The telephone makes for an interesting comparison point when looking at how members of different generations view technology. Think about it. Someone who entered the workforce in the 1970s used one, as did someone who joined the workforce yesterday. How they use it and the device itself, however, are radically different.
Talking to colleagues is still central to accomplishing tasks and driving business success. But, we use phones in a fundamentally different way today than we did 40 years ago. Members of a multi-generational workforce hold diverse views on how to use technology on any given day, and how important it is to them in choosing where to work.
When next you have the opportunity, ask an IT leader how they support different generations at work. It’s more complicated than it might seem, as each generation has their own technology preferences and habits.
Just think about adding work apps on a smart phone. While it’s no problem for millennials and members of Gen X and Z, Baby Boomers may feel differently. But, more than anything, having a workplace with members from diverse generations allows the opportunity for workers to learn from one another. One of the most compelling discussions we have as a team is how we are using technology differently.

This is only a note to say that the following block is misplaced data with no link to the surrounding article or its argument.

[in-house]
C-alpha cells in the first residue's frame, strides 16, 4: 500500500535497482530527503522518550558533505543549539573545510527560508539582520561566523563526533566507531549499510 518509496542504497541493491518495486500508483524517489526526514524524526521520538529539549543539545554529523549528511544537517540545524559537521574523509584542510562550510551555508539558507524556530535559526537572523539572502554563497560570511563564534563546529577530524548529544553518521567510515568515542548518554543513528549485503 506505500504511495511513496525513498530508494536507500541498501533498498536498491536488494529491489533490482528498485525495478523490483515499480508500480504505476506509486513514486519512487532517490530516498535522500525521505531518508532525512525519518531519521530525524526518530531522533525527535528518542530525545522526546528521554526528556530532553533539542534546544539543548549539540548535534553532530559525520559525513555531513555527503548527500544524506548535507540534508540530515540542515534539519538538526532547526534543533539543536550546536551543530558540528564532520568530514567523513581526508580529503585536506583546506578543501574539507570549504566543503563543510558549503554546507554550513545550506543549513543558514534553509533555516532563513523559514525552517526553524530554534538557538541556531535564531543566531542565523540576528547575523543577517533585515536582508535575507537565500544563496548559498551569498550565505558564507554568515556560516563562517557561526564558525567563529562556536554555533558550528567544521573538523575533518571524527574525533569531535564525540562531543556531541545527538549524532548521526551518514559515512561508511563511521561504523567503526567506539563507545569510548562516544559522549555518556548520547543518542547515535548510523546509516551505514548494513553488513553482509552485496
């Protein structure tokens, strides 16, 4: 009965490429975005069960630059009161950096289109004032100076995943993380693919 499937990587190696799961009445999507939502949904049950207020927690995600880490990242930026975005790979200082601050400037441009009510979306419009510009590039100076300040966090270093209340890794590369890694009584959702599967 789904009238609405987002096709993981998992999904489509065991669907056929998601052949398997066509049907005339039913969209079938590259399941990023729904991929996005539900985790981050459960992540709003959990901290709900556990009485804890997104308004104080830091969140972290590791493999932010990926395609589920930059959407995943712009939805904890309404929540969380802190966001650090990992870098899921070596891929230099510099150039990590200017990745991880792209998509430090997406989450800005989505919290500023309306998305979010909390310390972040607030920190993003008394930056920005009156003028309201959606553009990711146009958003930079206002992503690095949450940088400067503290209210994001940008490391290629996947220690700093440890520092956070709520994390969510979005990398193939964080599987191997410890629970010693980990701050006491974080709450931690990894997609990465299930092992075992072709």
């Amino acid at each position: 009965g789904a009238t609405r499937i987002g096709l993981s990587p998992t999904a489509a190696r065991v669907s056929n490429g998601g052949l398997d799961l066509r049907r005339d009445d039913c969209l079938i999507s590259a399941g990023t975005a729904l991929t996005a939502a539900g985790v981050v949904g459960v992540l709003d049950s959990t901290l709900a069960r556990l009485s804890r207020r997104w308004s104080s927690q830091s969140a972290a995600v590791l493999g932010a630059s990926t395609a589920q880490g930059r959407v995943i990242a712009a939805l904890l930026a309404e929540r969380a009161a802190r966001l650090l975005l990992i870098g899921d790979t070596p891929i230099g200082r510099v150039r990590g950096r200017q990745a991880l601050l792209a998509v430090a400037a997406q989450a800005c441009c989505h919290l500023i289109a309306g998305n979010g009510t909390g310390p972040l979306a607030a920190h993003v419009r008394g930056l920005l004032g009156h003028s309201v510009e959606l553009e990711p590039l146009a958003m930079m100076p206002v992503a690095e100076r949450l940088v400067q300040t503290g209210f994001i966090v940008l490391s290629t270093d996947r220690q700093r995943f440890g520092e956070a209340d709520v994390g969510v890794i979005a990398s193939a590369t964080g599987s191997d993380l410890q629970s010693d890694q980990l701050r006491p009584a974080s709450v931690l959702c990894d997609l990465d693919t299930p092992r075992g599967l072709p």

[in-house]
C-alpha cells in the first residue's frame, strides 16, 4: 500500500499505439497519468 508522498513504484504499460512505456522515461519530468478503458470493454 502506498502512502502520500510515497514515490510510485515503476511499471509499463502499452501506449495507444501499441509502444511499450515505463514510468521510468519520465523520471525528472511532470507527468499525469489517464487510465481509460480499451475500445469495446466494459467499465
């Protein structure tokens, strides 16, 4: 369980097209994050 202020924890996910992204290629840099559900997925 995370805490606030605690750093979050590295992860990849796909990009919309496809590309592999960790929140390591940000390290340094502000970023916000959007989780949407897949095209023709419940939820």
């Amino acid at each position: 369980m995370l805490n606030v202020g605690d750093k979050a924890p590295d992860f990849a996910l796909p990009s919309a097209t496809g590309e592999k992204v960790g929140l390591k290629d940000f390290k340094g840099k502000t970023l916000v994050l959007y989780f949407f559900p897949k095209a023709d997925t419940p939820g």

While change can be angst-inducing, it’s better to lean in and embrace it. This helps break down silos, gives us greater access, and allows us to think through how our customers and end-users are also thinking about technology at work.
It’s important to not always accept stereotypes as the truth. Stereotypes suggest younger generations are technologically savvy, while older generations are not. Even if surveys find this notion true, as with every rule, there are exceptions. There are tangible differences within a single generation.
Rather than approaching colleagues from a particular generation with a preconceived perception, make it a point to learn their viewpoints on a specific topic, such as technology, and recognize their strengths and weaknesses. Today’s workers must be prepared to learn, teach and adapt in the modern workplace.
Tailor Your Communication Style
By understanding multi-generational viewpoints and skillsets, leaders can tailor their leadership to get the most out of a team and provide the technology that bests suits them. In fact, multi-generational companies are the most robust and successful in today’s economy. It’s not about simply giving in to the whims of the group (rolling out the beer keg every Friday) but listening to what drives them. It’s about building a trust and connection with everyone in the organization. By doing so, team members will feel empowered. When teams feel empowered, their work is often inspired.
Still wondering how enterprises can best serve the technology needs of their multi-generational workforce? Read my full post at No Jitter.